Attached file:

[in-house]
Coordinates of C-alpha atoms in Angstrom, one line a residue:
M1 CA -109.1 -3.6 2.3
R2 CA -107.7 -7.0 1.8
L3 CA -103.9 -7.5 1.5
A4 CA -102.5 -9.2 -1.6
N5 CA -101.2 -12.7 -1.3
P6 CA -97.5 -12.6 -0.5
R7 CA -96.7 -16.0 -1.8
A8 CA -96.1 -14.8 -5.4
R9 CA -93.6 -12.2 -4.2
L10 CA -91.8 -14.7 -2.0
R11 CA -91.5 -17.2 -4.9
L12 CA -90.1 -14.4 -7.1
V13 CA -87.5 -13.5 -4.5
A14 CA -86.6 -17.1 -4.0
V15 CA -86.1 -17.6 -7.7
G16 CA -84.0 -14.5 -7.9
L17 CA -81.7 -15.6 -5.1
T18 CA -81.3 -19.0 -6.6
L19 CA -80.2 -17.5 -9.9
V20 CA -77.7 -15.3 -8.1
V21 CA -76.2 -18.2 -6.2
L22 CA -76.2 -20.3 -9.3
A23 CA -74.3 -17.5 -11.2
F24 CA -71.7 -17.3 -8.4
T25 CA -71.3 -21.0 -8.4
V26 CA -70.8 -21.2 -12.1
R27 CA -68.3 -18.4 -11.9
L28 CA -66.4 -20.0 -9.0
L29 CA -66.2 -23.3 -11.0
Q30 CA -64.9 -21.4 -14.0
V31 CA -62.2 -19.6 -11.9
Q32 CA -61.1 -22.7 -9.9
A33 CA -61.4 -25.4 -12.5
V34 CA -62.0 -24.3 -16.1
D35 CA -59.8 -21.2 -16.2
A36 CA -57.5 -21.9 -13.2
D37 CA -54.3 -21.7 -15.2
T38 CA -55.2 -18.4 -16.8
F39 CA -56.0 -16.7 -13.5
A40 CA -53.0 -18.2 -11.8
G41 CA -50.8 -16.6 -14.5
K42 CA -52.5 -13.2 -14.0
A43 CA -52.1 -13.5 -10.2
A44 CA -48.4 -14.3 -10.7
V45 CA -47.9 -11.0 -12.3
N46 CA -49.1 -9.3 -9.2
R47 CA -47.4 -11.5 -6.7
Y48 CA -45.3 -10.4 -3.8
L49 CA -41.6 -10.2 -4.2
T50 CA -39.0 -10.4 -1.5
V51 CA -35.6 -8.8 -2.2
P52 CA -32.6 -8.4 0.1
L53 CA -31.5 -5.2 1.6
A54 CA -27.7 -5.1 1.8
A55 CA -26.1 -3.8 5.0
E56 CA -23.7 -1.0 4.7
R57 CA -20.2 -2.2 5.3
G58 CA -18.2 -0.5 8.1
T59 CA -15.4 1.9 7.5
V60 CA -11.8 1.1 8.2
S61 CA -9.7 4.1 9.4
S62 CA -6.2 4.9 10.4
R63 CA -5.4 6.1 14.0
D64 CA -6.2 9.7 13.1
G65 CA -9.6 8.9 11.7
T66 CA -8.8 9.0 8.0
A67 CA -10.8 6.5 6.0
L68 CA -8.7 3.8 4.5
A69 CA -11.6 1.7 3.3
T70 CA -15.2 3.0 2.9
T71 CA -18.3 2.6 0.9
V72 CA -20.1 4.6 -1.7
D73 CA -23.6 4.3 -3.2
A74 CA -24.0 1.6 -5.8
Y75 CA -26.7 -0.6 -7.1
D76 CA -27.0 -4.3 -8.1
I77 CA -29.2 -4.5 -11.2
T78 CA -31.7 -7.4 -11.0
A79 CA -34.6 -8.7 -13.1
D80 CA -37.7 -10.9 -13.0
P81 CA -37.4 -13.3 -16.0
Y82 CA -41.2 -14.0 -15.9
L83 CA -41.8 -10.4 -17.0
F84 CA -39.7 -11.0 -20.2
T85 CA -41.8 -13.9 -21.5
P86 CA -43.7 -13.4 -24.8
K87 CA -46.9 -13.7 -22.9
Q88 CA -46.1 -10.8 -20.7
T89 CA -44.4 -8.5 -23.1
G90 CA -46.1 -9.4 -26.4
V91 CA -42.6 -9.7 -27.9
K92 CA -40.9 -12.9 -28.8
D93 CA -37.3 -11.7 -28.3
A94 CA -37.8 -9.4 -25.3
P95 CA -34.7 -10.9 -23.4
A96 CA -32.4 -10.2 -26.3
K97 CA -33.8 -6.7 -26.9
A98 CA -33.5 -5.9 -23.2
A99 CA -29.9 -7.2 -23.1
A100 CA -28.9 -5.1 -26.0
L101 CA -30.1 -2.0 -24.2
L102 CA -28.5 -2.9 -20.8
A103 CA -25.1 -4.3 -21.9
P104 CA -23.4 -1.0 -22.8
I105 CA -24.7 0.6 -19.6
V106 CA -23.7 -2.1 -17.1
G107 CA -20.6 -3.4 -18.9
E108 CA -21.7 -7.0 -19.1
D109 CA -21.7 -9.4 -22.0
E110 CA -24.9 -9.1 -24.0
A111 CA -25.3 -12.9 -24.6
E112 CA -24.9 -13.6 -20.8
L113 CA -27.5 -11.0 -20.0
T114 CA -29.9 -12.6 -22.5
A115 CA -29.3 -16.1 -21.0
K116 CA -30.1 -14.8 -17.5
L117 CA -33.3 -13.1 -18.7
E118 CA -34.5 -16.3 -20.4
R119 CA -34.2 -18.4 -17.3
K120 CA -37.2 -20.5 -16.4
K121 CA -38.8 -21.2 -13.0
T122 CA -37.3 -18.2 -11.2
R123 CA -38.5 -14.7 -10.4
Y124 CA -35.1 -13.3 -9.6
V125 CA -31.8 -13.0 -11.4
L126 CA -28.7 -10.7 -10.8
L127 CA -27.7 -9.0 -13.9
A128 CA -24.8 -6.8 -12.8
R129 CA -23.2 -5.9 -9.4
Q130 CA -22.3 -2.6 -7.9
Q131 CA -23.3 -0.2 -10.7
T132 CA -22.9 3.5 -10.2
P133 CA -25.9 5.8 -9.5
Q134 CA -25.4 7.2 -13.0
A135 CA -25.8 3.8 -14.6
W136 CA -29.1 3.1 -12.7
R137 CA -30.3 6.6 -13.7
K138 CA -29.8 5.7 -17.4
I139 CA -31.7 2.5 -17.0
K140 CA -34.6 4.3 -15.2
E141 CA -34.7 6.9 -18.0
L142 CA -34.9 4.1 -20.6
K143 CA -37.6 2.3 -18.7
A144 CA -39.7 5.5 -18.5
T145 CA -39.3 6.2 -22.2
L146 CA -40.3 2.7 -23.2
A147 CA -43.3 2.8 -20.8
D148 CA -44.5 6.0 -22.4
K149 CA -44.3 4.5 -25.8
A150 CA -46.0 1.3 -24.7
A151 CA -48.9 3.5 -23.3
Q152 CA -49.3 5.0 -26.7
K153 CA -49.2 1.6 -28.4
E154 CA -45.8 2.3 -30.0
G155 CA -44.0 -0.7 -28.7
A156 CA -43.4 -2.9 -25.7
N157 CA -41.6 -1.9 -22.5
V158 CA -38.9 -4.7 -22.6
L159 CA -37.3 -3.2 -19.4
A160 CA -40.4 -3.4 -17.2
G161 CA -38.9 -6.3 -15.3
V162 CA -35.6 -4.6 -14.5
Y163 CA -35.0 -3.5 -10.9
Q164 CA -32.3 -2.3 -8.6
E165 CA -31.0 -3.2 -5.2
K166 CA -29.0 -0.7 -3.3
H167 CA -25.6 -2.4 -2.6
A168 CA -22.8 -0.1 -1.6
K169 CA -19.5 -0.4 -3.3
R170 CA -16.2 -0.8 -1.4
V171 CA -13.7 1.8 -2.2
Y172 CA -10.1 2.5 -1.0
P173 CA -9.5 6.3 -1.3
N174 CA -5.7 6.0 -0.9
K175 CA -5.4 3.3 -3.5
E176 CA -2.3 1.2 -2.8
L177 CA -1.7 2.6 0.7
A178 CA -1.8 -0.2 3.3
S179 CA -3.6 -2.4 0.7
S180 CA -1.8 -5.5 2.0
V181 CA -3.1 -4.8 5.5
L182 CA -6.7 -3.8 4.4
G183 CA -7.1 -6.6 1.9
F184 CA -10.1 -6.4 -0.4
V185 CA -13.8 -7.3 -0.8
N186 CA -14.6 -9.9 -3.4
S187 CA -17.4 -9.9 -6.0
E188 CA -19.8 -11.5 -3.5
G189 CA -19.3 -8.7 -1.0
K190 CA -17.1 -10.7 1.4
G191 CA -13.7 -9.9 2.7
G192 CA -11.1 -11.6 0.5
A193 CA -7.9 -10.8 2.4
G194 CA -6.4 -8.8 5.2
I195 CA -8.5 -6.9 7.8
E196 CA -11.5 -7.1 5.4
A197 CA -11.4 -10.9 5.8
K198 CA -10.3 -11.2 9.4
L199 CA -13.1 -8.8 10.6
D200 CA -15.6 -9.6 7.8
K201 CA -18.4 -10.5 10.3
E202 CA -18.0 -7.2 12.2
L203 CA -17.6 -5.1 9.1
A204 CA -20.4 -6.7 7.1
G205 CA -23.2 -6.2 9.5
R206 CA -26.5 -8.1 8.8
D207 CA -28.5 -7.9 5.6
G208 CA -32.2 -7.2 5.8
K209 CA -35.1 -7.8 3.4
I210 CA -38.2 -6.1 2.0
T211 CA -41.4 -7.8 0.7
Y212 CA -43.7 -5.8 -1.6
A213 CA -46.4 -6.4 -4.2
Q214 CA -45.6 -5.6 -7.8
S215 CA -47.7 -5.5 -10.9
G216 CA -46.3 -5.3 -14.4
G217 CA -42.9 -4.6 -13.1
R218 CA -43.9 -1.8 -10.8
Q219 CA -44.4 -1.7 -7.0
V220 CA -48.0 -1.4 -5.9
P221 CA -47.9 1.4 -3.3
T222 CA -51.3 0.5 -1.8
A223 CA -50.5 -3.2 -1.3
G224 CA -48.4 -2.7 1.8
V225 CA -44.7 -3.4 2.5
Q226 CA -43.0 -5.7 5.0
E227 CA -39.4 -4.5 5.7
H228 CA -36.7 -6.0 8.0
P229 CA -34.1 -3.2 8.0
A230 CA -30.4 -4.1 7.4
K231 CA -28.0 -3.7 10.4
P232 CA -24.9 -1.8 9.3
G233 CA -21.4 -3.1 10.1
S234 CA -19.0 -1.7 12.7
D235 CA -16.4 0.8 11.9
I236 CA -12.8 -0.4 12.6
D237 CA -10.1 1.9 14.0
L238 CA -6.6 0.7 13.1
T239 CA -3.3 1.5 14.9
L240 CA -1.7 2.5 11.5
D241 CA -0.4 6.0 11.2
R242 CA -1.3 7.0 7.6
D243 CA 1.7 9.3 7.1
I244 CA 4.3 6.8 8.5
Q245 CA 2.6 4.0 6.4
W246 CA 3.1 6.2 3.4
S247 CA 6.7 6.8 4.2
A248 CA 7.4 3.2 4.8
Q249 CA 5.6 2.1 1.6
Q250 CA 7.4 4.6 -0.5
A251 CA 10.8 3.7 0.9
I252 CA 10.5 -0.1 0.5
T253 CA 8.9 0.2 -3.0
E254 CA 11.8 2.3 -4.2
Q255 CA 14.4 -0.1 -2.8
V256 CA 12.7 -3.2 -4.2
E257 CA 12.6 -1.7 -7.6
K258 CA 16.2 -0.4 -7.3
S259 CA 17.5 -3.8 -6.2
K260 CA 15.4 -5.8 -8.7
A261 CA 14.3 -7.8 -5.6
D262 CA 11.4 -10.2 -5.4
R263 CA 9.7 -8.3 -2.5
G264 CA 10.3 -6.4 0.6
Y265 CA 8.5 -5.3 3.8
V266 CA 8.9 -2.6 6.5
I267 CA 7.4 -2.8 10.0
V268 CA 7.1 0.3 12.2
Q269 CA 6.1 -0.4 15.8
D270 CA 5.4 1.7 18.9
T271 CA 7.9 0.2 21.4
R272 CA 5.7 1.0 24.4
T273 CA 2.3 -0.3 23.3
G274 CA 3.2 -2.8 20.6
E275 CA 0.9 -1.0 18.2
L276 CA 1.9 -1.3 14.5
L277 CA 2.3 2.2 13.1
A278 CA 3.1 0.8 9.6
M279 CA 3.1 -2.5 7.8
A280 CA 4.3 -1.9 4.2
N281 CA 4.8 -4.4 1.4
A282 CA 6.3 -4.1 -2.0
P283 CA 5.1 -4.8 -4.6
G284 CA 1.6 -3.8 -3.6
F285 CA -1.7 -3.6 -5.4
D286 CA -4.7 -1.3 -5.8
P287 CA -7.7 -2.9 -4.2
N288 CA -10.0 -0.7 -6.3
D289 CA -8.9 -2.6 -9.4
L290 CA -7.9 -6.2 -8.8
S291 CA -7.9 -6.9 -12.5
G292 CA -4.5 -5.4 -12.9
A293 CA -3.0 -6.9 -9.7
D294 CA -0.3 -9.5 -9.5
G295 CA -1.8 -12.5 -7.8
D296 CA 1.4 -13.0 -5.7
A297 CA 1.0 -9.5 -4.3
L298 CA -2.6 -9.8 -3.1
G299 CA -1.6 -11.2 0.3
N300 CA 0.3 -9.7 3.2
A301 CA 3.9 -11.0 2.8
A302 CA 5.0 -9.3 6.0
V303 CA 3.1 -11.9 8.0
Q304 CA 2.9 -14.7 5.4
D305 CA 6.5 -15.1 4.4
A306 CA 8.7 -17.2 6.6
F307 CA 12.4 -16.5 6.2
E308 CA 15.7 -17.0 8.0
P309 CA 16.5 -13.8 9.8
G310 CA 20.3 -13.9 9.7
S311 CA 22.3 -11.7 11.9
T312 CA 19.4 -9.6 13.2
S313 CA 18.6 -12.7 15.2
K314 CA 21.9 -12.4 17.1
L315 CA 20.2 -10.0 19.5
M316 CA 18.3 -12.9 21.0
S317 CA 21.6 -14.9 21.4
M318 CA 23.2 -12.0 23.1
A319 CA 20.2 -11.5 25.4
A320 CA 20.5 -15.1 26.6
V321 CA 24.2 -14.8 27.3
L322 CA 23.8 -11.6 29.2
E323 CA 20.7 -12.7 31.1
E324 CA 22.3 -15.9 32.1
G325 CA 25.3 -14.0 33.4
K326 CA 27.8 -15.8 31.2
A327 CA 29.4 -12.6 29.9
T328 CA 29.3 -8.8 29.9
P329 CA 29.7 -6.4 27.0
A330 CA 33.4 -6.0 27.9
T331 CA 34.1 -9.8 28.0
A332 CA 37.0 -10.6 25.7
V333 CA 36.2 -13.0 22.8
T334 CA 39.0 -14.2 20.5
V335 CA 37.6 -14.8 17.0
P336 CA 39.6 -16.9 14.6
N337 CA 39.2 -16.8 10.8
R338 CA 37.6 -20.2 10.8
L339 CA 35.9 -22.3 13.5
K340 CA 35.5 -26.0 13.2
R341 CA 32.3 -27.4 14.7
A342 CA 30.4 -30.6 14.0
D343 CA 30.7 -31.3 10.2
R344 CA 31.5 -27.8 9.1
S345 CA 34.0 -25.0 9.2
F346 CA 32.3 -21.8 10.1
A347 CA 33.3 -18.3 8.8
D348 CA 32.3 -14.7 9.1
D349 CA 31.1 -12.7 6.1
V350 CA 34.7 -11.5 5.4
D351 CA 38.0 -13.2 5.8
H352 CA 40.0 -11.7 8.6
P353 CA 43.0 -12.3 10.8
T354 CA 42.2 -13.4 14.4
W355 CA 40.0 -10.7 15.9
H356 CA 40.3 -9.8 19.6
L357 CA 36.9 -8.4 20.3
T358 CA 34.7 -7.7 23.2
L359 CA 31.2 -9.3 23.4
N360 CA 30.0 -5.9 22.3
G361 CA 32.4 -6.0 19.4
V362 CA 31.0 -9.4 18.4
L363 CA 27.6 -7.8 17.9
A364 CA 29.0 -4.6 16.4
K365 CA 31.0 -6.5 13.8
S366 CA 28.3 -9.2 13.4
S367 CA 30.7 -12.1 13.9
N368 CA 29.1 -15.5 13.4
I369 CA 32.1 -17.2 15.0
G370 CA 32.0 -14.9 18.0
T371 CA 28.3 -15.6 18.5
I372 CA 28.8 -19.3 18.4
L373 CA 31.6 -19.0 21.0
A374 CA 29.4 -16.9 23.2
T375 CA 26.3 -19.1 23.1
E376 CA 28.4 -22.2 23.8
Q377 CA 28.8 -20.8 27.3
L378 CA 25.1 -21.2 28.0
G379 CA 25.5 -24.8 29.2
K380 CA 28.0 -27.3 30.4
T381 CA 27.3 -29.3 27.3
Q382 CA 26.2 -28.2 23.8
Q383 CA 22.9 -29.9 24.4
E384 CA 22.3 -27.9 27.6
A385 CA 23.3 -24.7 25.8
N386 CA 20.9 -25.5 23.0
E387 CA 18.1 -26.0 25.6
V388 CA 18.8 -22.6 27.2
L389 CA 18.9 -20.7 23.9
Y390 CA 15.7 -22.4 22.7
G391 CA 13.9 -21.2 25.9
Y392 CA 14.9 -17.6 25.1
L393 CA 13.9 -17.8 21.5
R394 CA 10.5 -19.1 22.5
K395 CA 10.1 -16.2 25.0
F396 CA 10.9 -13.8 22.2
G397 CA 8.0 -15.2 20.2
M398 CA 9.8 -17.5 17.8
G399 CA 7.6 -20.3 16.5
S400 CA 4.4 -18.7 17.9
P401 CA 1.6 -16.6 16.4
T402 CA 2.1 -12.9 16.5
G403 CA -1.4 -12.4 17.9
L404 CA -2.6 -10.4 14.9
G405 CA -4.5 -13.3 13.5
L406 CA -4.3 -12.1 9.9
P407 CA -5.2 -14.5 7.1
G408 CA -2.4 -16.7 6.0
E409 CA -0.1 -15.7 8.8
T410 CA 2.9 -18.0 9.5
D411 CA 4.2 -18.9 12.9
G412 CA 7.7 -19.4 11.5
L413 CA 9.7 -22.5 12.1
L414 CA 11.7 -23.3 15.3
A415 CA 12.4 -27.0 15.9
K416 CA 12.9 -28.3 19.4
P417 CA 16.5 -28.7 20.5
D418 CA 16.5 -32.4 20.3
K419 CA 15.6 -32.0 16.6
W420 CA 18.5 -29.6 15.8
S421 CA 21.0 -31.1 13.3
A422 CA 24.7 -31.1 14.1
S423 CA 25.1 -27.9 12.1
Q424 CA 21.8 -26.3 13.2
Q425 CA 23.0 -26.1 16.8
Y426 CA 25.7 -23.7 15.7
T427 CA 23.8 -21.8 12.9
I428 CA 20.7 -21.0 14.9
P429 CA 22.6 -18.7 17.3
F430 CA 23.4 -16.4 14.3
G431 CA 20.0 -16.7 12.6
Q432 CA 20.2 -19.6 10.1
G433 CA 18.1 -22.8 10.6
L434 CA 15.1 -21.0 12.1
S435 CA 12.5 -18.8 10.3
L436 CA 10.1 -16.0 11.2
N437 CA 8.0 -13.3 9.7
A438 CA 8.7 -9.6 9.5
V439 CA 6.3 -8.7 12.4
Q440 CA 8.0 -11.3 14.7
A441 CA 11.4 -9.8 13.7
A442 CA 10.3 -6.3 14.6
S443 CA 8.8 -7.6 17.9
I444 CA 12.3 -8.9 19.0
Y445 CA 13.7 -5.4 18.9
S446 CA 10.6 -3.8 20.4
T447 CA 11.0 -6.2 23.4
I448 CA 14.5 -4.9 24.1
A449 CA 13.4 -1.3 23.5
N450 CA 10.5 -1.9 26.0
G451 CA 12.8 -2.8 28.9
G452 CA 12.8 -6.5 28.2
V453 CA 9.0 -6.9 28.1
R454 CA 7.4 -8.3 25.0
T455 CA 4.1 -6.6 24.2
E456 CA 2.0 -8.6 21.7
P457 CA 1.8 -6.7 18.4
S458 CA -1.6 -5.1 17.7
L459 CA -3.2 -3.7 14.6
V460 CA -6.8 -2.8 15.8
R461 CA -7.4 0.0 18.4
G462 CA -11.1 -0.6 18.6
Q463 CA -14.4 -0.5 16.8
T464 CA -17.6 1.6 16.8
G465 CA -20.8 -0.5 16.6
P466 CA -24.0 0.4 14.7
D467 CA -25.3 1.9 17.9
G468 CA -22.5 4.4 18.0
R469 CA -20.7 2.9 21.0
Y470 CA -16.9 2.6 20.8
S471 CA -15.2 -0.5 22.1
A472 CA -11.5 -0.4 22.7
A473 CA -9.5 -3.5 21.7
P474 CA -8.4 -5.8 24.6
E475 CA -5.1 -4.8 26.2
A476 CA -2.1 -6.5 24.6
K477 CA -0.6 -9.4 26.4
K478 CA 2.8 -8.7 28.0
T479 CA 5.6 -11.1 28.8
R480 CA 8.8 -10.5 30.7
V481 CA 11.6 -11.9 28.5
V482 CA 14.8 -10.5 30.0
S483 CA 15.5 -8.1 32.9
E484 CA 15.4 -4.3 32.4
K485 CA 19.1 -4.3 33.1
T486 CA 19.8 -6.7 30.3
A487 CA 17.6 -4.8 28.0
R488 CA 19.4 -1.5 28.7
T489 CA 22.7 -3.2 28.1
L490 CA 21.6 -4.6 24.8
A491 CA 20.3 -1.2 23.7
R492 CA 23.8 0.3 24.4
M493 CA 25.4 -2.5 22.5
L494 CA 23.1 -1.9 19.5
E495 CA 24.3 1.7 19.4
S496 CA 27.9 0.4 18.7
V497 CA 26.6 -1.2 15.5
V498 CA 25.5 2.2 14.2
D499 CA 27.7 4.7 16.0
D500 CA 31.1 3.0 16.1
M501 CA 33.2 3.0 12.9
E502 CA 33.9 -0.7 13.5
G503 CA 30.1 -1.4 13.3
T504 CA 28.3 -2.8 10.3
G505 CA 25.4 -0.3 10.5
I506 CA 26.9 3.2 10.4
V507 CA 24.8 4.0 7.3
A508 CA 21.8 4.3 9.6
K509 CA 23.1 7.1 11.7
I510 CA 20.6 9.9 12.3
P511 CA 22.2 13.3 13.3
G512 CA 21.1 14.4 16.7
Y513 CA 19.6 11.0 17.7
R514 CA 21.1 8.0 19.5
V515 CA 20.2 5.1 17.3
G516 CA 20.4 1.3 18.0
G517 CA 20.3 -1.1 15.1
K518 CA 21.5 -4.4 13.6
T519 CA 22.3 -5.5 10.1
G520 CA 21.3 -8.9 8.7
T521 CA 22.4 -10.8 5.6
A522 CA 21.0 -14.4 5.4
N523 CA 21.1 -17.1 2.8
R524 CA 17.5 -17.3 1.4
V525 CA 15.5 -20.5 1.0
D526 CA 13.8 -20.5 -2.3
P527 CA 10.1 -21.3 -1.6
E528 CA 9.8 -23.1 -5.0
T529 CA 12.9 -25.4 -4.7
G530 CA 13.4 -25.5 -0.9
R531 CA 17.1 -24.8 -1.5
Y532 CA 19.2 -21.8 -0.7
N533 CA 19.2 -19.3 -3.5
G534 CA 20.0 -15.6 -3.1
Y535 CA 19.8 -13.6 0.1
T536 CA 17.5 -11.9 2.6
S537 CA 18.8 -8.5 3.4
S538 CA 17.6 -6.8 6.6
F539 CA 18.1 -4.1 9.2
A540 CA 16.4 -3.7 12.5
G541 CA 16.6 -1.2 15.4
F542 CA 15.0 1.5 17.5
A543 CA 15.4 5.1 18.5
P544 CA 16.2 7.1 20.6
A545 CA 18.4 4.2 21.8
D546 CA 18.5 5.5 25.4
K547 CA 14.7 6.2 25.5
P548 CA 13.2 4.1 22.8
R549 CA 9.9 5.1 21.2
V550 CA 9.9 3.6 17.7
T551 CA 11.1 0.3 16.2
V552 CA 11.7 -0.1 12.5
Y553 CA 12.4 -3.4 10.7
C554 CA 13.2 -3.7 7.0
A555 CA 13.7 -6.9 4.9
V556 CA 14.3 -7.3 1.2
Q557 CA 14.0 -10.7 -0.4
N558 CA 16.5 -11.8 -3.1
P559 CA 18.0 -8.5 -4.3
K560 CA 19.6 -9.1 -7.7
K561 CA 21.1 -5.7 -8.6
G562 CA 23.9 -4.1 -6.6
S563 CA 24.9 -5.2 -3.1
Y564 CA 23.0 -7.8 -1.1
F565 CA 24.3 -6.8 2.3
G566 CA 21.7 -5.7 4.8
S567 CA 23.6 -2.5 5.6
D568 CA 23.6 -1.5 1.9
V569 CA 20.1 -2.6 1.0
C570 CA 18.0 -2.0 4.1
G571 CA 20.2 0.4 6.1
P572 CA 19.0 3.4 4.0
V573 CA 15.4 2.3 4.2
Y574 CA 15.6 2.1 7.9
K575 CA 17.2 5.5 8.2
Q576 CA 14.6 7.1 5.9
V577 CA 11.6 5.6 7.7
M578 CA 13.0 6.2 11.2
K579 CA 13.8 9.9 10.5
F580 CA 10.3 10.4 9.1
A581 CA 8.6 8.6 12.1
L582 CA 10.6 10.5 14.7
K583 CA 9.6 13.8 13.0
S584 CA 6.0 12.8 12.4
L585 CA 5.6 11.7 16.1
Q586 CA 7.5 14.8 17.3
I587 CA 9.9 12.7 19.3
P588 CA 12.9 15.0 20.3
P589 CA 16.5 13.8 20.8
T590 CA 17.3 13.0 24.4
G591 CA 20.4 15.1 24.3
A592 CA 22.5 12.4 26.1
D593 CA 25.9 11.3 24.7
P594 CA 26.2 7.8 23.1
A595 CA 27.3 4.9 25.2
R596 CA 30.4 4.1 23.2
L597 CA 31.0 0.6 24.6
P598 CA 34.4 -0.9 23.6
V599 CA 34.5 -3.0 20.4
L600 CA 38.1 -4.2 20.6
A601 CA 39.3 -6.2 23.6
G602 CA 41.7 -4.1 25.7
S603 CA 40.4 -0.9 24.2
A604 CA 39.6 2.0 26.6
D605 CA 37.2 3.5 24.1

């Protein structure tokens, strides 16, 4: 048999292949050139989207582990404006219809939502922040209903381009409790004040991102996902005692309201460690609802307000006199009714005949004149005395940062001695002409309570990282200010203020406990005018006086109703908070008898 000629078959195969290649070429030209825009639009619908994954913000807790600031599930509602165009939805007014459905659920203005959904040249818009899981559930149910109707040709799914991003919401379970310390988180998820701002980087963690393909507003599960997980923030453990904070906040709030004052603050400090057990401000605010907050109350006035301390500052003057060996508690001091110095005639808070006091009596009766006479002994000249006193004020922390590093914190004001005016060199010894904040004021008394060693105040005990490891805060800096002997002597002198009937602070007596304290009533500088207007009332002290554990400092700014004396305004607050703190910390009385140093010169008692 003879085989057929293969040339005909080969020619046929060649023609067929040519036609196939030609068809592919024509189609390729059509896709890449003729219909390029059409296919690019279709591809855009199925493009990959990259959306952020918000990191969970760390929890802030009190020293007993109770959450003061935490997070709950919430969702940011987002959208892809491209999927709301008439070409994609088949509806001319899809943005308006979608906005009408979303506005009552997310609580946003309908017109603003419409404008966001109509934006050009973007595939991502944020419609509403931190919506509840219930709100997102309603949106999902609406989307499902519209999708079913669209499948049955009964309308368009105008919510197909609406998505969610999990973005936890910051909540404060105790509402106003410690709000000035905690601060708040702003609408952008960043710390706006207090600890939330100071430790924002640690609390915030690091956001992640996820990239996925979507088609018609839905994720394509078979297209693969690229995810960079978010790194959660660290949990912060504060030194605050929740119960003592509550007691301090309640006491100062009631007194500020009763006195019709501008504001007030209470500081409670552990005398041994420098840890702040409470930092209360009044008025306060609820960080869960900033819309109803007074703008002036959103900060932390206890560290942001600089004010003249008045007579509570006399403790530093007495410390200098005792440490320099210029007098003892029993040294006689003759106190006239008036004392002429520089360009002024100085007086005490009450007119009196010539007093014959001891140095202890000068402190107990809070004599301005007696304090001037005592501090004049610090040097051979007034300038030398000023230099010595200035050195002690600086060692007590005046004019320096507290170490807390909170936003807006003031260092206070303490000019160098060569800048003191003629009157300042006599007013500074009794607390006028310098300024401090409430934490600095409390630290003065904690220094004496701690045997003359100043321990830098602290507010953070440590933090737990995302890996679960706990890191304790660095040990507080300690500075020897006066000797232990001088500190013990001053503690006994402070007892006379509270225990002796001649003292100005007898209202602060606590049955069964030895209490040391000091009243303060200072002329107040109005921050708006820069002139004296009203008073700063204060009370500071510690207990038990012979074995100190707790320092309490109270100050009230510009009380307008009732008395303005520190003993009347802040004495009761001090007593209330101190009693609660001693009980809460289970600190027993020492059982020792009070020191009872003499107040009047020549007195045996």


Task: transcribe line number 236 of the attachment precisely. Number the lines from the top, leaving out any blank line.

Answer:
S234 CA -19.0 -1.7 12.7